Pumpkin Spice Compressor?

It's fall! Need some spice in your audio life so it goes well with your pie? Then the PSC is your guy.
October 21, 2021
Psc In Heaven

Pumpkin Spice Compressor?

Fall is here! Leaves! Halloween! And I’m already sick to hell of pumpkin spice.

I must admit, I do have pumpkin spice lattes in the fall, and I enjoy them muchly. I like an occasional pumpkin spice milkshake. And some pumpkin spice beer is ok... not too disgusting. But after that it starts getting ridiculous, and suddenly pumpkin spice is seemingly in everything, from lasagna to eyedrops.

Really, it is best in pie. Pumpkin pie.

But, it is pumpkin spice season, so we at Korneff Audio are jumping on the bandwagon with our Pumpkin Spice Compressor, or PSC.

The PSC (also known as the Pawn Shop Comp) is a super versatile plug-in. It combines the punch of a FET style compressor, with a tube preamp section. And then on top of that, it has switchable tubes, resistors, transformers and transistors. The net result is something far beyond the simple sweetness of pumpkin spice, or the functionality of just a compressor. The PSC is like an entire spice cabinet of colors and flavors, and you can use it all over your tracks and mixes. Unlike a lot of plug-ins, there isn’t one thing it is particularly designed to do. It does everything, although we’ve not tested it with lasagna.

So, here are three “recipes” from the Korneff Audio Kitchen, for applying the PSC to your recordings. They’ll give you some insight into the ways the Pawn Shop can add magic to tracks, and hopefully stimulate your own thinking and creativity.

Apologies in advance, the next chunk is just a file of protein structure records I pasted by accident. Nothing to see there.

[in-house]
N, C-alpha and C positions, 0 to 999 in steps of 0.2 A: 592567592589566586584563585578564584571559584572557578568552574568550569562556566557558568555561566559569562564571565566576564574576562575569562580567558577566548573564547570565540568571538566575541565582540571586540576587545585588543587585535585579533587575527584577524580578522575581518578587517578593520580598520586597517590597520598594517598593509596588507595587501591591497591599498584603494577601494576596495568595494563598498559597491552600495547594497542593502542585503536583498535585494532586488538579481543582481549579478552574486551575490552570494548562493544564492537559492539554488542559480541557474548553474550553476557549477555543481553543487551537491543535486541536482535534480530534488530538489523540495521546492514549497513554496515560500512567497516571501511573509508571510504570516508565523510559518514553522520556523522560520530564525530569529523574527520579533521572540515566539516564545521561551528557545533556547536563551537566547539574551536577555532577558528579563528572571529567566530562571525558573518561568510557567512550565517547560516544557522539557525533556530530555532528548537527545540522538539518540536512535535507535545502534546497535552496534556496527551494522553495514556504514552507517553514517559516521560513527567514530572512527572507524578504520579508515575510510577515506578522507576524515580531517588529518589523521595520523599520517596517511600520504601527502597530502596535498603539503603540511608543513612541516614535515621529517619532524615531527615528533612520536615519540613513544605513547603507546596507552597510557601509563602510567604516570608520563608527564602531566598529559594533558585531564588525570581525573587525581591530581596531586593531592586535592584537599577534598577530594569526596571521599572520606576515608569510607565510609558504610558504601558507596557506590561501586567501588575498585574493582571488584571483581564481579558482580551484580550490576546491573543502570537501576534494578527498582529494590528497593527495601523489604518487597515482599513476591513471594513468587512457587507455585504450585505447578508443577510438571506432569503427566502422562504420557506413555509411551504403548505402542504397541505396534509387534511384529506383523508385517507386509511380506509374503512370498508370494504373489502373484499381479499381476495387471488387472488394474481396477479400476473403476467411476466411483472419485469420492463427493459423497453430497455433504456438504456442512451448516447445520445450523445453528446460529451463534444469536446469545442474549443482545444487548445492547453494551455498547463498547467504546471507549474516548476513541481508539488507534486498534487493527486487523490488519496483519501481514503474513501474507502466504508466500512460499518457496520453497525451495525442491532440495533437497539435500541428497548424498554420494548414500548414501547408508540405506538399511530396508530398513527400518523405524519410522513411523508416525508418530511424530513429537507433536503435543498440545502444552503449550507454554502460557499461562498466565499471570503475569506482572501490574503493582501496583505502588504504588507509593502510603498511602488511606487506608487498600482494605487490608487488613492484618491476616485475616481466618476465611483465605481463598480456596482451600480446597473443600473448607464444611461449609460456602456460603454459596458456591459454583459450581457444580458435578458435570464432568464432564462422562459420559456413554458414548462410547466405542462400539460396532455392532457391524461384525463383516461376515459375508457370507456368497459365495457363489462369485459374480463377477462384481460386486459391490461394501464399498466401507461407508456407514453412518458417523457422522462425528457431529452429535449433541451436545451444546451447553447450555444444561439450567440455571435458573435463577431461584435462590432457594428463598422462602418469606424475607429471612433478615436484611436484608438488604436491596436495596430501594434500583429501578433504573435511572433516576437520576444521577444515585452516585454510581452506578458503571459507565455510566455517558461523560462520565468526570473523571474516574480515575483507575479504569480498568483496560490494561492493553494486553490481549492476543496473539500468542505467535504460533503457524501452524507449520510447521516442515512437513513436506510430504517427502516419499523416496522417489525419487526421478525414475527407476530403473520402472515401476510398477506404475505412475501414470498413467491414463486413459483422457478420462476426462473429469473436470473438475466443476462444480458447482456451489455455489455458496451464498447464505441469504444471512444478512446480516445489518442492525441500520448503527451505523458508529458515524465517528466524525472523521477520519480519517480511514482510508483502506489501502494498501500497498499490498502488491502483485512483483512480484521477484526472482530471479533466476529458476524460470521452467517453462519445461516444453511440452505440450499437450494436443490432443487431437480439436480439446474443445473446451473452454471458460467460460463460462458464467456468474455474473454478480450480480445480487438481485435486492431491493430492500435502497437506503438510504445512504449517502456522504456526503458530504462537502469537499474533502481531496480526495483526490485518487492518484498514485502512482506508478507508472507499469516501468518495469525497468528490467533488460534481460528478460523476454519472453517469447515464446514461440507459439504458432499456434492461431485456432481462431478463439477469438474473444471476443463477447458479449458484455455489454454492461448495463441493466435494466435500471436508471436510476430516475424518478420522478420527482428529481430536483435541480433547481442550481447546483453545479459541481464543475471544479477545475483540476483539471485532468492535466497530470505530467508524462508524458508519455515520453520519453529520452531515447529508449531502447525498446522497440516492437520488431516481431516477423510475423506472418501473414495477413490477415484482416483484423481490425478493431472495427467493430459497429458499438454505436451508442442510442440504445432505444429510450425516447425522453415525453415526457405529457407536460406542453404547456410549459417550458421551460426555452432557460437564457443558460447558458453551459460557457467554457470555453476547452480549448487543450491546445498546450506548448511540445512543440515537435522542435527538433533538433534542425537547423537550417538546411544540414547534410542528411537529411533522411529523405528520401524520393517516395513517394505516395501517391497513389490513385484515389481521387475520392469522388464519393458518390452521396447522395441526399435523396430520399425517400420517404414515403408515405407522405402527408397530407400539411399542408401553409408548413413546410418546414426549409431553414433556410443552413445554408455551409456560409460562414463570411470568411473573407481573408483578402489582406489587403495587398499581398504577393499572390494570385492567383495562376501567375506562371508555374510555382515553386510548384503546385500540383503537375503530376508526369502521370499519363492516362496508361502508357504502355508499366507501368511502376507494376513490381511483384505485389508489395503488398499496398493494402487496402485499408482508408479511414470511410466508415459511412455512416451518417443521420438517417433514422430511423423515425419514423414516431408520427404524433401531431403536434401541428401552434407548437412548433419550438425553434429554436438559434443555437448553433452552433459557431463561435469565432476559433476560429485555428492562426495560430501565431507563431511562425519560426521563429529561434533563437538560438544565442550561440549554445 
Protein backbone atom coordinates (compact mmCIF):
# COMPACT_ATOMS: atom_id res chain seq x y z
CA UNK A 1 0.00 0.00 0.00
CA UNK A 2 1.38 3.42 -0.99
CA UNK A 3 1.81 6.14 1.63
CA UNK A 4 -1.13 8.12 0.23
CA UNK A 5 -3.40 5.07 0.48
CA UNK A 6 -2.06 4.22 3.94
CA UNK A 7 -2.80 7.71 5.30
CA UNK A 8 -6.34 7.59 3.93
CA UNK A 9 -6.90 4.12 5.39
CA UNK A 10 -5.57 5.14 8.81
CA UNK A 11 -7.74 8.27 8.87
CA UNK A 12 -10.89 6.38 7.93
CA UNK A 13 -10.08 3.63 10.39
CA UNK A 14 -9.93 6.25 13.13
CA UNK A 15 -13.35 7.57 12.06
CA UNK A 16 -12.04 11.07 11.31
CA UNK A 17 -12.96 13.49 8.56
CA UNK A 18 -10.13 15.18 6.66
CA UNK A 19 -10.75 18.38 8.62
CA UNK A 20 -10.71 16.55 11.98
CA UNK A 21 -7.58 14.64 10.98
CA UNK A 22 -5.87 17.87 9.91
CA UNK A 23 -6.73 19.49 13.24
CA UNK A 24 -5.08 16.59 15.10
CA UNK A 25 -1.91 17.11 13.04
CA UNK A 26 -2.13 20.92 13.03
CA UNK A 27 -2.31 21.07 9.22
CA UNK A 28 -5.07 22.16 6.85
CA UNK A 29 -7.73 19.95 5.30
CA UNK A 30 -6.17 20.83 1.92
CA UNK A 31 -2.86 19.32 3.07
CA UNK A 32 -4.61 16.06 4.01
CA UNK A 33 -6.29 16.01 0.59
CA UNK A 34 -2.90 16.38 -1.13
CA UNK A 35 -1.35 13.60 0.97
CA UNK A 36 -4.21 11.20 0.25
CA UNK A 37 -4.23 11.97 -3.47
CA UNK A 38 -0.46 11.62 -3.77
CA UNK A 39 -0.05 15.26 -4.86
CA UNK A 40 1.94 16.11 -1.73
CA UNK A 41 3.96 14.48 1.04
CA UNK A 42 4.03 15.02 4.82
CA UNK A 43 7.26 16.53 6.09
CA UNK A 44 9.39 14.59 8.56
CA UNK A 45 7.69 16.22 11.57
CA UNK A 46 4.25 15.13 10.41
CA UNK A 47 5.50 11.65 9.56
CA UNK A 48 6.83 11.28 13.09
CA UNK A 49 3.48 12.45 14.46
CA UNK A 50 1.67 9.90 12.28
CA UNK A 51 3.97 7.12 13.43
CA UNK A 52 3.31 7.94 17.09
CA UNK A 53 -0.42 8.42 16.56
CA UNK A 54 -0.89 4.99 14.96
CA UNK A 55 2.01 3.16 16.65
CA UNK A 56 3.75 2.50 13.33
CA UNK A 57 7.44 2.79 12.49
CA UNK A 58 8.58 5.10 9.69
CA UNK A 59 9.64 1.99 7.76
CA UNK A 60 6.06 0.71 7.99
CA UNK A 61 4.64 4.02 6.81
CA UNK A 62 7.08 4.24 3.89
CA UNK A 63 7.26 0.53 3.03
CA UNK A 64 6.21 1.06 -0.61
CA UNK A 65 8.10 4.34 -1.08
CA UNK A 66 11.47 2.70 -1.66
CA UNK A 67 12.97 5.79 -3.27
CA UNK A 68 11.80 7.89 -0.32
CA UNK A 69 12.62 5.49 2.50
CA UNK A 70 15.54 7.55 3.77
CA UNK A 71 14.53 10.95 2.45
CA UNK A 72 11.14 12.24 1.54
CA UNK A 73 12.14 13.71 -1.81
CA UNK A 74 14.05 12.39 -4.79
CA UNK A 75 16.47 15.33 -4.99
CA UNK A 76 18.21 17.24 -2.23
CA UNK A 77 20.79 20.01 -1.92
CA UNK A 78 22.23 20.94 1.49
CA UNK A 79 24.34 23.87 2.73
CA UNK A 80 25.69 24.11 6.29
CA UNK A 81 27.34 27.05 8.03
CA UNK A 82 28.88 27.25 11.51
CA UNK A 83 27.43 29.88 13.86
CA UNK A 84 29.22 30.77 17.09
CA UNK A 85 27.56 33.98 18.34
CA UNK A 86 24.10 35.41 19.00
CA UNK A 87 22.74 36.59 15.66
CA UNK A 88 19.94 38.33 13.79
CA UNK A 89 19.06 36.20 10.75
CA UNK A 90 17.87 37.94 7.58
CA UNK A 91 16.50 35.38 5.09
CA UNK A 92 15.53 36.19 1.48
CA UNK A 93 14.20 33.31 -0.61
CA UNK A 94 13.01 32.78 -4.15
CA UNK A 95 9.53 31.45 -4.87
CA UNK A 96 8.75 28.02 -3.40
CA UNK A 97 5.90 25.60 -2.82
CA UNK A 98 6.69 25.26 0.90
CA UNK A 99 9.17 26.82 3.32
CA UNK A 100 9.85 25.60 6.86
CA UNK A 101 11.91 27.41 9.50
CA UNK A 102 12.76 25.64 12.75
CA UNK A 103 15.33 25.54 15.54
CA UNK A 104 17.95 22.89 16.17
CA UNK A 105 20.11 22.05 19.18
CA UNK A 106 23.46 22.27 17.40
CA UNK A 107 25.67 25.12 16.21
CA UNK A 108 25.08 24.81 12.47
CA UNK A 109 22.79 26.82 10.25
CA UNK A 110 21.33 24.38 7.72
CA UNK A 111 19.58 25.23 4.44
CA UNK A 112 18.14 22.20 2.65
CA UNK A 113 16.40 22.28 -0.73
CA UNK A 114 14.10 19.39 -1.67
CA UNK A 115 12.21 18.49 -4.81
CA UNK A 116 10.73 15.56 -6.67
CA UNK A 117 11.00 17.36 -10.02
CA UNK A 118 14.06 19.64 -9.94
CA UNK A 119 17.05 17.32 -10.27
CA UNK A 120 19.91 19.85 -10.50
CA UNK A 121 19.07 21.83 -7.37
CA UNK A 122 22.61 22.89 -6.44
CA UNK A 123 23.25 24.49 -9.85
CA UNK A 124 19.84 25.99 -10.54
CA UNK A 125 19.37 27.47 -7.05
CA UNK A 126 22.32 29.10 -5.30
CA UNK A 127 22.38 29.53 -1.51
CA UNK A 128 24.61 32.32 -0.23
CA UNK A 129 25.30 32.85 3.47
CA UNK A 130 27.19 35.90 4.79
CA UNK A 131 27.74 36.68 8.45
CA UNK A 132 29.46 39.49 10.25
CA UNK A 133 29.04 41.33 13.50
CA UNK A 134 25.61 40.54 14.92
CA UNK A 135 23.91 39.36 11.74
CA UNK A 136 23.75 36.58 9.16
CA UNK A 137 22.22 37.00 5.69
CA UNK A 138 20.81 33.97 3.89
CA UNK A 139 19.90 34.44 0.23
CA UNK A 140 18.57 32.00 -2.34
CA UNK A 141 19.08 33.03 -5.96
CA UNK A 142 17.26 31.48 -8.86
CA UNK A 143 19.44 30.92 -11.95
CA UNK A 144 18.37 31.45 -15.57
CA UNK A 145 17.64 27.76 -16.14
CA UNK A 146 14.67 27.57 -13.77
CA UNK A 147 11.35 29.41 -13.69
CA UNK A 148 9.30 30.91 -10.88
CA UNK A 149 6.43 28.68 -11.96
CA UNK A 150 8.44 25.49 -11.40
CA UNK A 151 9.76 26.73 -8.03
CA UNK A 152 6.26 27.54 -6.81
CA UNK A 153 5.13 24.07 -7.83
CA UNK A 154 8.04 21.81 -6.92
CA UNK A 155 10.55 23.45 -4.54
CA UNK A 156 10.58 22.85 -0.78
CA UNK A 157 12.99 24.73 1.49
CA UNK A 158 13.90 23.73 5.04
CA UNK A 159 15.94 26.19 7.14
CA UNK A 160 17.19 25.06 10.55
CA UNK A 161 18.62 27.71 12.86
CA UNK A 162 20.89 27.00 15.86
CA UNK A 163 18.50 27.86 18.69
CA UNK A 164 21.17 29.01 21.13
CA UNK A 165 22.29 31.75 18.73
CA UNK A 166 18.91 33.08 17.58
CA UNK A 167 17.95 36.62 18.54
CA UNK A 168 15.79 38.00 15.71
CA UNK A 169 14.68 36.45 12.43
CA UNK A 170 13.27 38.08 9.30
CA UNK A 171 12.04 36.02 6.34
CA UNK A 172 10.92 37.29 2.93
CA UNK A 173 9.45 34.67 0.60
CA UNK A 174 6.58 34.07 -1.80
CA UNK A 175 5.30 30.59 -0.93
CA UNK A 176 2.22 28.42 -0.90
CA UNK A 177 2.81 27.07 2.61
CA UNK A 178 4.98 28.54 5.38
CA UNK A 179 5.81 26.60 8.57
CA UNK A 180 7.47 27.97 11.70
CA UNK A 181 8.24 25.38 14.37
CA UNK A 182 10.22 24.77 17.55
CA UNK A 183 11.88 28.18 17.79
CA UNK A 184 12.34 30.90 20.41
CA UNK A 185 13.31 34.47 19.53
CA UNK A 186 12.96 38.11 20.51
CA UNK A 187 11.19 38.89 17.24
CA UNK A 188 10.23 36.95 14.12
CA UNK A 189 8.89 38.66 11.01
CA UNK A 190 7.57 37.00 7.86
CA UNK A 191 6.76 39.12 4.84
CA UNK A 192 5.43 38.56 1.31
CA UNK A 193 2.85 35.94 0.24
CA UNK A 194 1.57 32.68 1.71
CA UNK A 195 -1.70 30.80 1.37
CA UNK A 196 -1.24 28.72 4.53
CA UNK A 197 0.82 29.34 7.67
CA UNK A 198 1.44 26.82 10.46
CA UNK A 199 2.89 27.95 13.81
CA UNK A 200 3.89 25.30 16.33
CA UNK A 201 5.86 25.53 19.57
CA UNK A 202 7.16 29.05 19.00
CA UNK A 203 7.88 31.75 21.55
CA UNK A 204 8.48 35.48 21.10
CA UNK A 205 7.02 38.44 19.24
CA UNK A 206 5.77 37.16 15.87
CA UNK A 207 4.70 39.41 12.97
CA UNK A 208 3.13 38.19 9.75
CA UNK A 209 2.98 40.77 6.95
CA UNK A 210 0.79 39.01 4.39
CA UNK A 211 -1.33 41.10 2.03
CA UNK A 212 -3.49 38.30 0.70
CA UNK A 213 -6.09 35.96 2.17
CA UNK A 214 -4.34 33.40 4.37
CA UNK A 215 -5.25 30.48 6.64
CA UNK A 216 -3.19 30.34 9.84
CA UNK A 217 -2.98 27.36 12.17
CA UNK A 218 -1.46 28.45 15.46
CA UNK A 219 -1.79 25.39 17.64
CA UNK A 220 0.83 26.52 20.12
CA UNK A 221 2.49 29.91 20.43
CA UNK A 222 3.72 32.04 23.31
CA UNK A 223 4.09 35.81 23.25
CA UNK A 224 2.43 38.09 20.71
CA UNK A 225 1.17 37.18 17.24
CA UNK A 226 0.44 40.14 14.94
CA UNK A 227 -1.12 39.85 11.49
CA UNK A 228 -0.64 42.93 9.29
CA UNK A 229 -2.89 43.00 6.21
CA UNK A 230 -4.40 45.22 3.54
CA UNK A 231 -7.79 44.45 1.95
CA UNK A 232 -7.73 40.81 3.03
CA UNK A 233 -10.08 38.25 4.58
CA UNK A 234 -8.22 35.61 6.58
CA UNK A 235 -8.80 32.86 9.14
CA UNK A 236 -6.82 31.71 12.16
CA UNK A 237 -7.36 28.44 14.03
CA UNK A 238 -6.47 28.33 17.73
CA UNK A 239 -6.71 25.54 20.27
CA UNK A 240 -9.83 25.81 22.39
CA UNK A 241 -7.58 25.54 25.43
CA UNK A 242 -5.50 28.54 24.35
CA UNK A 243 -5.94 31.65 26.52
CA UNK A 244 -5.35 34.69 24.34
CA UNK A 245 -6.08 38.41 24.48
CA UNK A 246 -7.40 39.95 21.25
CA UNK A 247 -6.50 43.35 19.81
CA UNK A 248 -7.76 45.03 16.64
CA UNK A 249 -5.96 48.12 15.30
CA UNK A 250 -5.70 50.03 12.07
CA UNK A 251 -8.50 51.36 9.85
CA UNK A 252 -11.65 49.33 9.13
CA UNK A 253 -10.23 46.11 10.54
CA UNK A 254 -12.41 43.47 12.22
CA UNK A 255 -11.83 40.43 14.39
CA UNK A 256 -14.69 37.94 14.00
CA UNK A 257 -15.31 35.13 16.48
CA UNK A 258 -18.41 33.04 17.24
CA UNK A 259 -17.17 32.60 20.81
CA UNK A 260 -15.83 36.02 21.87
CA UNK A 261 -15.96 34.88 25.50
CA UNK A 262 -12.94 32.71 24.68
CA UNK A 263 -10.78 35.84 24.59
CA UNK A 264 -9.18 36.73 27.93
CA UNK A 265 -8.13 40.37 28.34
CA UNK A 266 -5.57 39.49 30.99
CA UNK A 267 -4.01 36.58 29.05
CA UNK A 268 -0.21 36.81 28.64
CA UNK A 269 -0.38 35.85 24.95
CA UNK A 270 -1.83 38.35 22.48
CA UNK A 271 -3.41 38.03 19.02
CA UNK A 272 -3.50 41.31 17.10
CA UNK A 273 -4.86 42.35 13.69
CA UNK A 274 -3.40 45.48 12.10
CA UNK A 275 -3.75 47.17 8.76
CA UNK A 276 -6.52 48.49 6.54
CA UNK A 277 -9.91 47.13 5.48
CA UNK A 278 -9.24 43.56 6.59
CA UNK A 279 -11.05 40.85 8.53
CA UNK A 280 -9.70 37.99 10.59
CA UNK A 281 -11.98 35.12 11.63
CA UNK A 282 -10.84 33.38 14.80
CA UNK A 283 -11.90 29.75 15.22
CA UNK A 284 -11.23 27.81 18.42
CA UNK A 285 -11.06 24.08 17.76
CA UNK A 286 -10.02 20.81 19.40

1) Use a PSC to Help Track Things Quickly

rough tracking

8:1, default attack and release, threshold to get that meter bouncing musically...

When I’m tracking parts to develop ideas, I want to get things recorded as quickly as possible. However, if I’m moving fast, chances are I’m playing or singing a bit on the sloppy side, mic positions and technique are a bit loose, and instrument sounds aren’t fully worked out. Consequently, levels can be all over the place and the sonics can be off enough that things get lost in the mix, or become too dominant and distracting. I don’t want to slow my workflow down by adding EQ’s and compressors, and then fiddle with settings, but I do need quick control over things. Enter the PSC.

As I track, each new channel has a PSC instance on it. If I need a little compression, I press Auto Makeup Gain, turn up the Ratio a smidge and then pull down the Threshold ’til the meter bounces a bit. The initial settings for Attack and Release are usually fine. If a track needs bottom or brightening, or if it’s muddy, I go to the Back Panel and use the Focus and Weight controls to get it to fit into the mix so I can evaluate how the part works. These are not full featured EQs, but their frequencies are carefully chosen and effective for making the sorts of fast changes I want in this situation. The last thing I want to do is sweep through frequencies, dick around with bandwidth, etc. With the PSC, there’s just two gain knobs and four frequencies, and that’s enough for quick fixes.